Punctuation Rules and Fluency

Lesson Plan of Punctuation Rules and Fluency

English Grade V

Students’ Learning Outcomes

·         Apply punctuation rules to assist accuracy and fluency in reading.

Information for Teachers

·         Punctuation marks are symbols that are used to aid the clarity and comprehension of written language. Some common punctuation marks are the period, comma, question mark, exclamation point, apostrophe, quotation mark and hyphen.
·         A capital letter is used at the beginning of a sentence or for names of people or places.
·         A full stop (.)Is used to show that the sentence has come to an end. A long pause is given when reading a sentence that finishes with a full stop.
·         A comma is used to show a pause in the sentences, or when naming a list of items. Take a short pause or little breath when reading a sentence with a comma.
·         A question mark? Is used at the end of a sentence when a question is asked.
·         An exclamation mark is used to show strong feelings.
·         Inverted commas show that the enclosed words were spoken by someone.
·         Apostrophe ‘It is used to indicate ‘the omission of a sound or syllable when speaking’.
·         Hyphen: The hyphen (-) is used to join words together,a short pause between two syllables in speaking and, more broadly, any small connecting link.
·         Colon: the colon as a symbol (:) the main functions of the colon is to separate two clauses, where the second clause explains or follows from the first.
·         The semicolon (;) is used to connect independent clauses. It shows a closer relationship between the clauses than a period would show.
·         Parentheses: ( ) Parentheses are curved lines used to separate explanations or qualifying statements within a sentence (each one of the curved lines is called a parenthesis). The part in the parentheses is called a parenthetical remark.
·         Dash: —A dash is used to separate parts of a sentence.
·         The students improve reading and understanding when stopping (pausing) at full stops, commas.
·         Exclamation marks and question marks help to read and speak with correct expressions and intonation patterns.
·         Intonation is the rise and fall in speech. Speech can be made effective by using variety in speech.
·         Fluency in reading comes with the practice. If punctuation is right, fluency will start to develop automatically.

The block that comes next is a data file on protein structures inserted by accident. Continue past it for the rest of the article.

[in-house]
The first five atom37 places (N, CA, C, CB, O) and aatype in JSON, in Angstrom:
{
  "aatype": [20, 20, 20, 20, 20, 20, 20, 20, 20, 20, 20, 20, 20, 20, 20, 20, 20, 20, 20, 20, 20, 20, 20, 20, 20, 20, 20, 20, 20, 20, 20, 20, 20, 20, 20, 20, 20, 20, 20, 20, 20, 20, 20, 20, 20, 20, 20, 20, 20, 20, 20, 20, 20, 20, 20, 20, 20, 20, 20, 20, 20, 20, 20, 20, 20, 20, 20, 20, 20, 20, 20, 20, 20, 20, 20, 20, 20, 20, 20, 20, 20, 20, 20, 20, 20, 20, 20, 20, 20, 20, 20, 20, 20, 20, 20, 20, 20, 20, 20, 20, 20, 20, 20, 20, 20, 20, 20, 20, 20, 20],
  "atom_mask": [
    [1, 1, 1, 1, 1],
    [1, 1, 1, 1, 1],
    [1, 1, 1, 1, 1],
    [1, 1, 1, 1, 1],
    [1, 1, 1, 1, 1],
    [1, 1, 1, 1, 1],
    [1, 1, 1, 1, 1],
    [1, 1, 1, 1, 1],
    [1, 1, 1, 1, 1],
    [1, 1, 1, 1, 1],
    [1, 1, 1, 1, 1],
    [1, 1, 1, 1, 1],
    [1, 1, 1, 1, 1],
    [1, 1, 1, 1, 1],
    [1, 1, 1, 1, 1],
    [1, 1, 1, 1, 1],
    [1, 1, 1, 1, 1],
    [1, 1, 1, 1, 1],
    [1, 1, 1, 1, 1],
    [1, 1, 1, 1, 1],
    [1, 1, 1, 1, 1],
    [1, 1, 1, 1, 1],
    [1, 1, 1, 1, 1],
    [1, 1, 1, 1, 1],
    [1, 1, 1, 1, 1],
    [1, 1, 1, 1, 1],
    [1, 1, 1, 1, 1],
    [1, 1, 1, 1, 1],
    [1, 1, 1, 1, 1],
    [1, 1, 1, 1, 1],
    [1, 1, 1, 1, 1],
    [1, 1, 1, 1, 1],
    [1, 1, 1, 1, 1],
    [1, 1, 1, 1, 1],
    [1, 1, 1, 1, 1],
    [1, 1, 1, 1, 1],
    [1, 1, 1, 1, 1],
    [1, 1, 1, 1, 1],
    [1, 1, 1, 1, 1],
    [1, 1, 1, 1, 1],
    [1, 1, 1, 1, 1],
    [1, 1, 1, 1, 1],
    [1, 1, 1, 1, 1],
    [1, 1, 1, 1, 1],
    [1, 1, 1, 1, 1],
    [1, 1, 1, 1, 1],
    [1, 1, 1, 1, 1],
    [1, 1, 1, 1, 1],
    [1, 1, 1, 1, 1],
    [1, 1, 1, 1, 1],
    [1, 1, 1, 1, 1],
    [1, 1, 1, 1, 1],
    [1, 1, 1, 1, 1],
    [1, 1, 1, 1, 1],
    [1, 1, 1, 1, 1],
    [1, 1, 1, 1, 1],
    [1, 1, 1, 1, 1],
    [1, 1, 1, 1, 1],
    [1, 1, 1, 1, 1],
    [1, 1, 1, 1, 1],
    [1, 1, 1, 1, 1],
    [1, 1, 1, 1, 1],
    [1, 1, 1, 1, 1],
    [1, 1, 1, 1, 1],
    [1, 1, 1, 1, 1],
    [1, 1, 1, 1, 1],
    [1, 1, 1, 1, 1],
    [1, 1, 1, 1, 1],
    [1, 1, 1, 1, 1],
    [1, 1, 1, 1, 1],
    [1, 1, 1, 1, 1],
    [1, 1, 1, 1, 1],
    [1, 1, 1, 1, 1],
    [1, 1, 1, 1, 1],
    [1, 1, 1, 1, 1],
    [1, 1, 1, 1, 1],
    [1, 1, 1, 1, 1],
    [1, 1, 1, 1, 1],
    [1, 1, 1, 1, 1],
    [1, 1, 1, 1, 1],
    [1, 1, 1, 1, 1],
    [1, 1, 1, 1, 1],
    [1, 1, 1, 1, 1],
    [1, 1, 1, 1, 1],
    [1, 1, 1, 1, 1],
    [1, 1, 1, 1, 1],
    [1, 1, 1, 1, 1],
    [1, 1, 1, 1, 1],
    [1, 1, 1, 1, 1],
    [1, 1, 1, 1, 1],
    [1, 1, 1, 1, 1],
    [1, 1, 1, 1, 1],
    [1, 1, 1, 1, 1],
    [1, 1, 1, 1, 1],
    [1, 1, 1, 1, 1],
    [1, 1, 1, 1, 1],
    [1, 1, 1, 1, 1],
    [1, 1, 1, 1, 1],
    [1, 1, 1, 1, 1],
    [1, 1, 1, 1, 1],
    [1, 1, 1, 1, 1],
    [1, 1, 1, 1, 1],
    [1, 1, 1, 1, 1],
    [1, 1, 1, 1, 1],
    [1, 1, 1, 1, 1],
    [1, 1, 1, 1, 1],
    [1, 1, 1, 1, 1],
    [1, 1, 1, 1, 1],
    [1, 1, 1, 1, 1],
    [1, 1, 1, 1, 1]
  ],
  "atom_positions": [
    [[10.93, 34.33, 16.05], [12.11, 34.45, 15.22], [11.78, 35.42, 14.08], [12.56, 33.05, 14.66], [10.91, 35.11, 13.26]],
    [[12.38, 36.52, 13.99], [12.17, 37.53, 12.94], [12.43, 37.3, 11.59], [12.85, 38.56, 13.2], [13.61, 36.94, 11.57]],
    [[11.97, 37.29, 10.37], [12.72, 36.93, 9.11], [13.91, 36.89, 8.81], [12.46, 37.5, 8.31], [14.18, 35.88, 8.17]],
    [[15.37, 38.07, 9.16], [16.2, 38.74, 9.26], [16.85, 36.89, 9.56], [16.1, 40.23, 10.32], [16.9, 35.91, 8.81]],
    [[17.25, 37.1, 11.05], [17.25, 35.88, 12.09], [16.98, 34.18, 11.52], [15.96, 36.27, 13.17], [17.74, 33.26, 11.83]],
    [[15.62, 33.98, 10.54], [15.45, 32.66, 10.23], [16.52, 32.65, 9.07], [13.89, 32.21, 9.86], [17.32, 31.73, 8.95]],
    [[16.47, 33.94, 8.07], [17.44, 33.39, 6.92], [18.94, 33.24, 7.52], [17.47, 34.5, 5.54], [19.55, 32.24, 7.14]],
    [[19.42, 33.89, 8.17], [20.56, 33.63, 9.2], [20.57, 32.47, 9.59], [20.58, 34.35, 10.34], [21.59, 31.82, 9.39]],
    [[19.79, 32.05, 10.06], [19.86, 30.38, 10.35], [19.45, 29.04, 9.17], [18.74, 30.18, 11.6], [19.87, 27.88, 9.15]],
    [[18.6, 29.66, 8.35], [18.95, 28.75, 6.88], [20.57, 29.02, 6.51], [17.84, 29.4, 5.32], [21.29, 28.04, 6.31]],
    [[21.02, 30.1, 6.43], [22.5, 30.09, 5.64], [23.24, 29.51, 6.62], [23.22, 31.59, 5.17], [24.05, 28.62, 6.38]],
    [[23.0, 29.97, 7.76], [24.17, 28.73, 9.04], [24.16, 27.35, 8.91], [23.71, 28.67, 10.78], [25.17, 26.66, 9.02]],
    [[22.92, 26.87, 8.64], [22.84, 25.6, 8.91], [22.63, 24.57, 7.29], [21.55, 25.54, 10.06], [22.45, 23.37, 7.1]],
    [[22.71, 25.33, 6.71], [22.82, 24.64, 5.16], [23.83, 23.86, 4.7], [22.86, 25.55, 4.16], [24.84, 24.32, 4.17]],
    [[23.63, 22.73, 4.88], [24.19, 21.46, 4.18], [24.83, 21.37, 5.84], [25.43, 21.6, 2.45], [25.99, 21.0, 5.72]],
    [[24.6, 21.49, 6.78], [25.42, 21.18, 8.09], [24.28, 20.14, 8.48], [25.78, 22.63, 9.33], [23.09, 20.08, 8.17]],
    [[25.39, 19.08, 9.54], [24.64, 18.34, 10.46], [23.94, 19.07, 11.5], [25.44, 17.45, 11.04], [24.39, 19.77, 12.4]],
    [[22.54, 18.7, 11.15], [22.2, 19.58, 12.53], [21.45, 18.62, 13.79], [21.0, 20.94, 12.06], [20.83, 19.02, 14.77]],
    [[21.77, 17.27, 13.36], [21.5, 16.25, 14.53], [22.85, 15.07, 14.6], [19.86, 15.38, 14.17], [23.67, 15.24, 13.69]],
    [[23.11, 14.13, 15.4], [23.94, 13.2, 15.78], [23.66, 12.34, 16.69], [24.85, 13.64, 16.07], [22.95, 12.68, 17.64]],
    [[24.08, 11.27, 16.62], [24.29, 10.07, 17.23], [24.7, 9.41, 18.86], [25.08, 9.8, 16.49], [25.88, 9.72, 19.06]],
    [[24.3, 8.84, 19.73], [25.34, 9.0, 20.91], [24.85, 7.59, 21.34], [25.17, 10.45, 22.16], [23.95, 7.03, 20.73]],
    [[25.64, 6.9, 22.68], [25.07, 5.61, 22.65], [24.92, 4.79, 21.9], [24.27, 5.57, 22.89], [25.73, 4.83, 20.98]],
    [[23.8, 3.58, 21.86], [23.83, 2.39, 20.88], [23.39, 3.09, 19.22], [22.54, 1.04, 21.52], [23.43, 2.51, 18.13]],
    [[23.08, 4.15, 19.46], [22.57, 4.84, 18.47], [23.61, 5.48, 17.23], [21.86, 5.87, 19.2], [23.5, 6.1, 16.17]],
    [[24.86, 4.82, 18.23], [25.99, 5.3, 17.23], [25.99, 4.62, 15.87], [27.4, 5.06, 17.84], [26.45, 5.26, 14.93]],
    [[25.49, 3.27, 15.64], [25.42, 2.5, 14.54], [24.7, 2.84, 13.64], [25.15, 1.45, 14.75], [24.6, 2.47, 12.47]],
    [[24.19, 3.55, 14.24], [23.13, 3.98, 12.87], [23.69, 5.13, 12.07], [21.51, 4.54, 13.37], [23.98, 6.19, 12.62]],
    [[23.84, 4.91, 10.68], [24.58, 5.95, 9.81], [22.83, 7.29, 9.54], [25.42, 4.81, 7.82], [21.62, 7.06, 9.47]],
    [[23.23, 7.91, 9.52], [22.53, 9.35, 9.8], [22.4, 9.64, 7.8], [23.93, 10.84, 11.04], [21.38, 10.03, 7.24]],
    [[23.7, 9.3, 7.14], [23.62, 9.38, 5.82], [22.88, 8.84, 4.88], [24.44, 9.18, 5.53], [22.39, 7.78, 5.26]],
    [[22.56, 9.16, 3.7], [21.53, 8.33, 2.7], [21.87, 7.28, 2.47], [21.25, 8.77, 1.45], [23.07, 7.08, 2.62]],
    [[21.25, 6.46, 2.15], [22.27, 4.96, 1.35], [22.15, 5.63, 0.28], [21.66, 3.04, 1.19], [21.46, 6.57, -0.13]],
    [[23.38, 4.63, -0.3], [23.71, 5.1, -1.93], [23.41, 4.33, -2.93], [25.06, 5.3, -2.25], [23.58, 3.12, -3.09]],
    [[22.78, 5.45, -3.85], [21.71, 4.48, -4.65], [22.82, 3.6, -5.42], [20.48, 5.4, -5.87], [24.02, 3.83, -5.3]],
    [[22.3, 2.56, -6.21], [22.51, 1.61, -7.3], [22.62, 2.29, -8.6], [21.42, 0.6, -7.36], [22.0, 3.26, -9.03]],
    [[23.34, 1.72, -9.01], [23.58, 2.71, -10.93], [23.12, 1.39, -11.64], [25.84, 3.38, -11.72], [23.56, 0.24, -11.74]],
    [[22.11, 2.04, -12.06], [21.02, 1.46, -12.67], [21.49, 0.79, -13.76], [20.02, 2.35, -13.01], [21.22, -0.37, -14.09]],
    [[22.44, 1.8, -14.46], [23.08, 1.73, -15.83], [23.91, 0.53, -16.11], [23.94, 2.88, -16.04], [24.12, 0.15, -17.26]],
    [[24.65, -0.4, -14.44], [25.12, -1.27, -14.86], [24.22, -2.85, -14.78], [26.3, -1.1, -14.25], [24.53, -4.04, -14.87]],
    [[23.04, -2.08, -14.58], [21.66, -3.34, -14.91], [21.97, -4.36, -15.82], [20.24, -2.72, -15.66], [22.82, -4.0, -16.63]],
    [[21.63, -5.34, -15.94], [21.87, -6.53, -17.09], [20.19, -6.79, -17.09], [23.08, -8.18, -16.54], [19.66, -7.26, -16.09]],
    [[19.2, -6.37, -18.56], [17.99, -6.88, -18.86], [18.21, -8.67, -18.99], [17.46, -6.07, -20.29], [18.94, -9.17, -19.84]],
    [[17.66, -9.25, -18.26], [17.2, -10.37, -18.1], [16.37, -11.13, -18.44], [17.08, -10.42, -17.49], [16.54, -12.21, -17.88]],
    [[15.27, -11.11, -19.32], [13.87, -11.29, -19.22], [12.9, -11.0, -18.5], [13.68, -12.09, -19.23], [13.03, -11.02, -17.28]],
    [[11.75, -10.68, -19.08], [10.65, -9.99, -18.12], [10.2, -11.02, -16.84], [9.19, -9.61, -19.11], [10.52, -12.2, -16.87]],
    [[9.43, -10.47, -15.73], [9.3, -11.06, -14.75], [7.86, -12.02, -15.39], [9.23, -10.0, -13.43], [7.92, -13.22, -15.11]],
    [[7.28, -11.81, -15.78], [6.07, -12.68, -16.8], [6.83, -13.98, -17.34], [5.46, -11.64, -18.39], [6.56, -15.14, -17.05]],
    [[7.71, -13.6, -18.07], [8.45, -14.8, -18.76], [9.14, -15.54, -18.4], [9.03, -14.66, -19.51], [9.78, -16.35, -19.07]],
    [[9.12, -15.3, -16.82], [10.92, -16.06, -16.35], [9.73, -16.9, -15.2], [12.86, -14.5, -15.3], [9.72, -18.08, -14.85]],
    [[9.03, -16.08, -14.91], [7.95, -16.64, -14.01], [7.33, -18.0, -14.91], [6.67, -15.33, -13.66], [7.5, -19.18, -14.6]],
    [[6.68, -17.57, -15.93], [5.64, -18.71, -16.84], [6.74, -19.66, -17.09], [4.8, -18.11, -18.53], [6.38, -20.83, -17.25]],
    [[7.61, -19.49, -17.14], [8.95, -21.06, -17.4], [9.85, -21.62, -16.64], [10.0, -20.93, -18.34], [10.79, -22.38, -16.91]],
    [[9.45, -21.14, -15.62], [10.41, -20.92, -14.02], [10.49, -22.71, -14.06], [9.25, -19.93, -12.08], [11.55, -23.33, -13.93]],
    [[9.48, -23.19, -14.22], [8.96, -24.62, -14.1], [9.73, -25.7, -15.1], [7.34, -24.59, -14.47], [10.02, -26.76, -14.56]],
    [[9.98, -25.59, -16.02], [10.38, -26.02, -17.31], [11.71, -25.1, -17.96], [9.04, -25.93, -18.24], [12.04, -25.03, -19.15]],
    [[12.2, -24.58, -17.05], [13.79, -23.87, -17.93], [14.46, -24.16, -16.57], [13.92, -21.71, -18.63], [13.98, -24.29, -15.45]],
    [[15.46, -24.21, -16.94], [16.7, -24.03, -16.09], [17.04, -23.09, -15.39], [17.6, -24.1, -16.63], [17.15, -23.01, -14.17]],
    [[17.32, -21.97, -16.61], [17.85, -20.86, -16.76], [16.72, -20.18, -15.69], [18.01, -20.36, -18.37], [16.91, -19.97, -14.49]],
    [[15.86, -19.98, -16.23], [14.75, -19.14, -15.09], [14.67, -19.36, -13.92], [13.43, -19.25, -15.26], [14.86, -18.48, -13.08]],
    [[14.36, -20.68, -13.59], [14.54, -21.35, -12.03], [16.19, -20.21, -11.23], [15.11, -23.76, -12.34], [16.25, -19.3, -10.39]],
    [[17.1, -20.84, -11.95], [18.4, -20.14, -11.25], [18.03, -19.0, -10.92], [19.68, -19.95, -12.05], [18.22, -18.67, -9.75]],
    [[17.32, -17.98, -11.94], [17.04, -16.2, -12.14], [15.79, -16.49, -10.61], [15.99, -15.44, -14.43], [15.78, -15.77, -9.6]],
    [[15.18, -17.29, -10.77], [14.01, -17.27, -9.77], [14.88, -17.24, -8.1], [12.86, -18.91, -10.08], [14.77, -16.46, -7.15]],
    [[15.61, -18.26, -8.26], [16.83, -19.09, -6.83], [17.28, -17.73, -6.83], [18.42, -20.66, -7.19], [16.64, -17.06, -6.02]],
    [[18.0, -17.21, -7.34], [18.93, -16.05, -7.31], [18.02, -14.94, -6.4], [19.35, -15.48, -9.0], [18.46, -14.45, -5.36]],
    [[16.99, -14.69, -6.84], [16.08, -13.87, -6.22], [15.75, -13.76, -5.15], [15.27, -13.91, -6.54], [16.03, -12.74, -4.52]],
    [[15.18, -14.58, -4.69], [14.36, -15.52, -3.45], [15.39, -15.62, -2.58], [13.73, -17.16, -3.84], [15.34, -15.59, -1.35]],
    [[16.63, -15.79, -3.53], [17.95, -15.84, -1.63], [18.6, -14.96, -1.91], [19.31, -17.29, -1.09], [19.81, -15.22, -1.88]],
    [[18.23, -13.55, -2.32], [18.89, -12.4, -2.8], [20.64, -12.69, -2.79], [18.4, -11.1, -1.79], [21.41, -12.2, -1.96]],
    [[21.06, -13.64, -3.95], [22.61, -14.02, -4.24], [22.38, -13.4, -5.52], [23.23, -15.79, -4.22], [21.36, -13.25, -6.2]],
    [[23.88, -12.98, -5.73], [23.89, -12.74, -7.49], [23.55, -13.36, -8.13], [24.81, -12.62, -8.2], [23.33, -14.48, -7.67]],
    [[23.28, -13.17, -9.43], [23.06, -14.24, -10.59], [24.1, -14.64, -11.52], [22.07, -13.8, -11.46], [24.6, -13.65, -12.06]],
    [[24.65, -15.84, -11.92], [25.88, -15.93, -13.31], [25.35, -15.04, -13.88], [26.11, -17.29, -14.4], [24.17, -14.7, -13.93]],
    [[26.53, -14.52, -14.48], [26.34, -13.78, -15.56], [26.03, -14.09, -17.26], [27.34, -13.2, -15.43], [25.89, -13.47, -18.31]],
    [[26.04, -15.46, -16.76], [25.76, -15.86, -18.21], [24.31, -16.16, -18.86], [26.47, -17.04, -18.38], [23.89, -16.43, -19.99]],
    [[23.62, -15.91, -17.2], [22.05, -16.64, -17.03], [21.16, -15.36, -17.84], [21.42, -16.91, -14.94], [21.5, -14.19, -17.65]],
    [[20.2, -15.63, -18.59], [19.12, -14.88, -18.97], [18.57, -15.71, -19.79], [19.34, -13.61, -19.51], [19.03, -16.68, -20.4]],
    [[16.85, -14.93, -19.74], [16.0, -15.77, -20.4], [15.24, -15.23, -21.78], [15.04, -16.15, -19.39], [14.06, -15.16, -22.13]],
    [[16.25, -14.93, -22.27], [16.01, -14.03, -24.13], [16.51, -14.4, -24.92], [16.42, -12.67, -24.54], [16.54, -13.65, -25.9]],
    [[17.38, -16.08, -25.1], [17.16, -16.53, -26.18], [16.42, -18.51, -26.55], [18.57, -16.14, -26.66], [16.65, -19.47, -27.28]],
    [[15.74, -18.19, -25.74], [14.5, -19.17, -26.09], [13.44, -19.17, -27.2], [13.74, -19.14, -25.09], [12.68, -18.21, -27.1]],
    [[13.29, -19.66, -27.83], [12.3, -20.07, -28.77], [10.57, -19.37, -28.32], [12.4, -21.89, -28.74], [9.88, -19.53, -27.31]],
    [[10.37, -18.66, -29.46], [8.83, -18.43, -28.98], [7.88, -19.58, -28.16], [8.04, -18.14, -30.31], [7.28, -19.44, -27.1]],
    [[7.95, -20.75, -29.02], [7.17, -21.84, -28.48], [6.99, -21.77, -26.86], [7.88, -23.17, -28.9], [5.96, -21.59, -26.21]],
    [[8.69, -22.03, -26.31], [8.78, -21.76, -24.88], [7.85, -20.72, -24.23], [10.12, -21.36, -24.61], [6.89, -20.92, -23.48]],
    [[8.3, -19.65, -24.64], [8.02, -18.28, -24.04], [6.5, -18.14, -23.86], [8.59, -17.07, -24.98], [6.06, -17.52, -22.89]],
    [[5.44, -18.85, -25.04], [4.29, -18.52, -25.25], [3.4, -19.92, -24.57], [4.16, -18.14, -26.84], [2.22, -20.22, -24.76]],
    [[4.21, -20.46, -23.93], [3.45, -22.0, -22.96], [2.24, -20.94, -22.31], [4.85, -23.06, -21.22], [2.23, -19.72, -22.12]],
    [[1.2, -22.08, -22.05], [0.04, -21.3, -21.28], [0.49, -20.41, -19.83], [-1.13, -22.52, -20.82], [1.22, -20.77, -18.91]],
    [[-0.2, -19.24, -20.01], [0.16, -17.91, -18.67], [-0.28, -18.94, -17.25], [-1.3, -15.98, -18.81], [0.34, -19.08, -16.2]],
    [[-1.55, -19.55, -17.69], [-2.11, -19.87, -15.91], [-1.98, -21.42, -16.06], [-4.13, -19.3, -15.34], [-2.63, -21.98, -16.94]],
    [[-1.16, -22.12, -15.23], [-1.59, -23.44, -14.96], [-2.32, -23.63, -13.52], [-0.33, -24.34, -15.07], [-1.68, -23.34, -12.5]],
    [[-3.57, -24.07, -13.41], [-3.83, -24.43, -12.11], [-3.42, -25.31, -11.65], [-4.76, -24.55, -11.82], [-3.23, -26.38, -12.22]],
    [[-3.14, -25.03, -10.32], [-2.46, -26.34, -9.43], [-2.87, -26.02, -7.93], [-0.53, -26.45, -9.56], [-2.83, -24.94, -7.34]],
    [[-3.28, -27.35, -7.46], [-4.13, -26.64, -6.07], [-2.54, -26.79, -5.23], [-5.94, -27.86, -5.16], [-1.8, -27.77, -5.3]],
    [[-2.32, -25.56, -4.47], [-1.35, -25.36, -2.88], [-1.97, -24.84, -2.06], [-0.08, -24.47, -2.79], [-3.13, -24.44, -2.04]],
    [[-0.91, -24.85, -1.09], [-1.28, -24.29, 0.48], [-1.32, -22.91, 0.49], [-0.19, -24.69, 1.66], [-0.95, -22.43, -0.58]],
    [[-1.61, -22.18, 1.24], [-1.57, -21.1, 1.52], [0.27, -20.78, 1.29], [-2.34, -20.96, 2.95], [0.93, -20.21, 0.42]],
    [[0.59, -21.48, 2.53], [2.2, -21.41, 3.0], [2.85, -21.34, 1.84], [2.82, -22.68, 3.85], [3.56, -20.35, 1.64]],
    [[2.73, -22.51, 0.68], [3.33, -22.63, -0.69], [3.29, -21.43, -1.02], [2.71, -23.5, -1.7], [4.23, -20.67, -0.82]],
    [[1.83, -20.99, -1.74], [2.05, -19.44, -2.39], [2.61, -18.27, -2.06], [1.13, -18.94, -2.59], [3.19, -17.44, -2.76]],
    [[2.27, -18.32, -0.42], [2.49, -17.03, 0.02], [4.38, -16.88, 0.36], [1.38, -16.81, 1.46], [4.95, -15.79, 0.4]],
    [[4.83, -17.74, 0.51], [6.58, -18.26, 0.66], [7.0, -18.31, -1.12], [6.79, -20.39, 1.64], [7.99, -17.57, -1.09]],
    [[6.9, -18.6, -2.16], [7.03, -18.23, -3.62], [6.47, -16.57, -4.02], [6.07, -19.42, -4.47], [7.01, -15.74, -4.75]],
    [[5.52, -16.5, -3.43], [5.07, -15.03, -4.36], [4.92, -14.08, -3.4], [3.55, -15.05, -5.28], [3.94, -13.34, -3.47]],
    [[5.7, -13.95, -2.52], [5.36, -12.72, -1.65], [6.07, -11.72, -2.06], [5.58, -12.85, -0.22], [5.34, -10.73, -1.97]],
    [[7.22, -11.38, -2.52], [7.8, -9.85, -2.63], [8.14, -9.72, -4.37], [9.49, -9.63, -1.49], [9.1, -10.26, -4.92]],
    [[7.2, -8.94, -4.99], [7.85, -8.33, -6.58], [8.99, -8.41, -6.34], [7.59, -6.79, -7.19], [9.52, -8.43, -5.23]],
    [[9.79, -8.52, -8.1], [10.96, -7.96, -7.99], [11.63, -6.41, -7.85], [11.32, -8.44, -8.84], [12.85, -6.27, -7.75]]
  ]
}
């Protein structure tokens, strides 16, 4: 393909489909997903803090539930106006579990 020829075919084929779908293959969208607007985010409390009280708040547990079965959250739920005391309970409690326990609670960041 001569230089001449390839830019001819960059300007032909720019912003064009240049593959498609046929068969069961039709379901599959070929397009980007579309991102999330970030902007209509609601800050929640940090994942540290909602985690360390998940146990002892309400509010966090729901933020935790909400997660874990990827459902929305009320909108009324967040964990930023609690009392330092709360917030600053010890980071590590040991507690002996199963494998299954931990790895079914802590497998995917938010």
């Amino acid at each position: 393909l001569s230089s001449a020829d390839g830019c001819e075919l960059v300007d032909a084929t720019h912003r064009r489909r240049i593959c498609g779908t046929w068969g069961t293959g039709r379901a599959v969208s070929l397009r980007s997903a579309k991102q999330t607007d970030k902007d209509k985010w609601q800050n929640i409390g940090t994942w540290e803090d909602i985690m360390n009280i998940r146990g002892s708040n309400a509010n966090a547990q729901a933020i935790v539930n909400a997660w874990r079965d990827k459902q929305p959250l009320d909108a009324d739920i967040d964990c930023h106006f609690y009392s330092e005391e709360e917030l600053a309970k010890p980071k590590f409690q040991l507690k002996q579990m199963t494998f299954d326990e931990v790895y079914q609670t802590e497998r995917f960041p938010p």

Material / Resources

Chalk/marker, board, textbook, pencils, a chart of a short passage with dialogues and without punctuation marks taken from the book

Worm up activity

·         Ask the students what they know about punctuation marks.
·         Call students one by one to write the names of punctuation marks on the board and draw their symbols.
·         Ask the function of each punctuation mark.


 Activity 1

·         Before coming to the class you must a select a short passage with dialogues. Passage must have commas, full stop, inverted commas, question marks and exclamation marks.
·         Write that passage without any punctuation marks on the board.
·         Call students individually to the board and ask them to insert punctuation marks, with colored chalks.
·         Whole class claps for every correct entry on the chart.
·         Ask another student to do the correction in case of any mistake.
·         In pairs, students compare and check the corrected passage with the one in the book.
·         Practice reading the same passage from their text book following proper punctuation rules, pronunciation of words and fluency.

Activity 2

·         Choose a dialogue from the students textbook.
·         Ask the students to work in groups (depending on the characters in the dialogue) to act out the dialogue in front of the class.
·         The students can keep their books with them to read out the dialogues.

Sum up / Conclusion

·         Speak a sentence with a certain intonation and ask students which punctuation mark will be used in it. For example, read a question to them.


·         Take any short paragraph from the students’ textbook.
·         Write it on the board without adding any punctuation marks.
·         Ask the students to copy the paragraph in their notebooks and add punctuation marks to it.
·         Use the conclusion activity to assess students’ progress

Follow up

·         Students must practice reading a passage from their textbook with proper punctuation and fluency in speech.
·         Give students many opportunities to read aloud and notice punctuation in texts.
·         Ask students to read the slides that come on news channels. it would help them learn to read quickly with intonation and would give them practice of connected speech.

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